Emily Wendler

StateImpact Oklahoma

Emily Wendler joined KOSU in February 2015, following graduate school at the University of Montana.

While studying Environmental Science and Natural Resource Journalism with an emphasis on agriculture, a professor introduced her to radio and she fell in love.

The Cincinnati native has since reported for KBGA, University of Montana’s college radio station, and Montana’s PBS Newsbrief. She was a finalist in a national in-depth radio reporting competition for an investigatory piece she produced on campus rape. She also produced in-depth reports on wind energy and local food for Montana Public Radio.

She is very excited to be working in Oklahoma City, and you can hear her work on all things from education to agriculture right here on KOSU.

Ways to Connect

Emily Wendler / KOSU

The state superintendent is calling Oklahoma’s school accountability system deeply flawed, and a waste of a million dollars. Three years ago, when it went into effect, proponents hoped it would motivate schools to improve. But instead it’s just been a contentious issue. 

By law, schools in Oklahoma are given a grade- A through F- based on student test scores, and other data. But according to state superintendent, Joy Hofmeister, these grades are no good.

Emily Wendler / KOSU

University of Oklahoma President, David Boren, and his education advocacy group filed a petition with the Secretary of State Monday, that will ask voters to support a one-cent sales tax increase to fund education.

“Are our kids worth a penny?” Boren asked his listeners at the state capitol.

Various estimates say the tax could cost an Oklahoma family anywhere from $75 to $250 a year.

U.S. Department of Education

Is the state’s third grade reading test taking attention away from other subjects? Test data suggests it could be. When legislators amended the Reading Sufficiency Act in 2011—they made the test a high stakes test. As a result, many teachers overly emphasize reading in the younger grades because they’re scared their students will fail, and get held back. 

When lawmakers amended the Reading Sufficiency Act, they wanted to ensure that all kids could read on grade level by the third grade. They said this is when kids switch from learning to read, to reading to learn.

Emily Wendler / KOSU

Jarred Geller uses punk rock to teach his preschoolers about shapes and geography.

“If I play ‘Wheels on the Bus’ it’s hard for them to get invested in that,” he said.

But with catchy, poppy hooks, and fist-pumping riffs, the 5-year-olds are all in.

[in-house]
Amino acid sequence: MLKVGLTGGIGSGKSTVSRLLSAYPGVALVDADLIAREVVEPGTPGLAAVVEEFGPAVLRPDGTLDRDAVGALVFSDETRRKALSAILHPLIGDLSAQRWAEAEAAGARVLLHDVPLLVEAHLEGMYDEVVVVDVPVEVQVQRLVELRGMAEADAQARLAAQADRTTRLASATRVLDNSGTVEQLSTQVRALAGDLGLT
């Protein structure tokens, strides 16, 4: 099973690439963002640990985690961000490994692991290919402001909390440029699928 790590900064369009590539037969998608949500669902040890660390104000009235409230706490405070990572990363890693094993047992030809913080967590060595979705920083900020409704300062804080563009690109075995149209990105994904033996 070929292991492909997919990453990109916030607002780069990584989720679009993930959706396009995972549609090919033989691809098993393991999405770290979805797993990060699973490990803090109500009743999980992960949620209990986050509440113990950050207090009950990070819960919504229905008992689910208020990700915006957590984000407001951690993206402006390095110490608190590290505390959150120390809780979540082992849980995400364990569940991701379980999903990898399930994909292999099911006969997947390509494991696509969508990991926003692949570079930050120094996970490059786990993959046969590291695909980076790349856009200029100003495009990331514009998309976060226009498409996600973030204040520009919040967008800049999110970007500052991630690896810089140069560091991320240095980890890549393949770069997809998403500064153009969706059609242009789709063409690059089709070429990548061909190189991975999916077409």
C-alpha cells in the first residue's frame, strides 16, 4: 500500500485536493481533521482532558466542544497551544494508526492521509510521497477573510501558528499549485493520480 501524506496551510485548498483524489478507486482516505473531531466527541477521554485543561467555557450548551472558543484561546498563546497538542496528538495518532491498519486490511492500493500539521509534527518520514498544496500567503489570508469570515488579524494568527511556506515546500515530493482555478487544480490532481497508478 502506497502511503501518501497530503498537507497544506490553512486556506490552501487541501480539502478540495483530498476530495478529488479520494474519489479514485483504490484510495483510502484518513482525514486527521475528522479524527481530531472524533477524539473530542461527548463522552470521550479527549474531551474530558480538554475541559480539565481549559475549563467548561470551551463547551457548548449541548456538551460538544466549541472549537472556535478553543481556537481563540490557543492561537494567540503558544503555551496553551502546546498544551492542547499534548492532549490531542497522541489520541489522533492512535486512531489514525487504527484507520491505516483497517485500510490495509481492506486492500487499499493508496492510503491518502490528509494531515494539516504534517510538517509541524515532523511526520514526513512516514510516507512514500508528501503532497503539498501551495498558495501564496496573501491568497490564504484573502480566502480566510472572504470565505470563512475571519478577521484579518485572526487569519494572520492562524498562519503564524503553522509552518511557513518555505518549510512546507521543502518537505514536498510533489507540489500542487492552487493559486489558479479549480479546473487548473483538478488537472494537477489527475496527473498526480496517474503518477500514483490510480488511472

Geller started his "Punk Rock Preschool" at Eugene Field Elementary in Oklahoma City last January. He knew that fun and play were essential to young students, so he wrote some songs to incorporate rocking out into his lesson plans.

twitter.com/president_boren

OU President David Boren wants Oklahomans to vote on a $0.01 percent sales tax increase—that would be used to fund education.

Emily Wendler / KOSU

Students who get suspended in the Oklahoma City Public School district will now have an option: take the suspension and go home or go through a 10-day remedial program.

In the program, teachers will help the kids keep up with their work, as they go through character development classes and counseling.

“And so, instead of just sending them home, to sit at home, let’s keep ‘em in school, keep up with their academics, and then also teach ‘em some skills that they need to learn,” said Dr. Teri Bell, the district’s executive director of student support services.

Flickr / Brian Cantoni

According to data recently released by the ACT, or American College Test, only 22 percent of Oklahoma students were ready for college courses in math, English, social science and biology when they graduated from high school.  Nationally, 28 percent of students met the benchmark scores in all four subjects.

Oklahoma students have maintained an average score of 20.7 on the test for the past five years. Nationwide, scores have gone down slightly since 2011. The national average for 2015 was 21.0

Students with physical and mental disabilities are much more likely to be disciplined than other students in the state, according to Oklahoma Watch’s Nate Robson.

Emily Wendler / KOSU

The State Department of Education wants more Oklahoma kids to go to college. So they’re launching a pilot program that would make it easier for all students to apply. 

The Superintendent of Public Instruction, Joy Hofmeister, announced the Department's plan to make the college entrance exam, the ACT, free for all high school juniors for the following year. 

Flickr / biologycorner

Tulsa Public Schools starts back this week and for some in the district there will be a lot less testing due to recent cut backs. But still others say those testing cuts need to be deeper.

Last year, teachers spent 135 hours testing students in grades K through 12. This year, the Tulsa Public School Board reduced that time to 60 hours.

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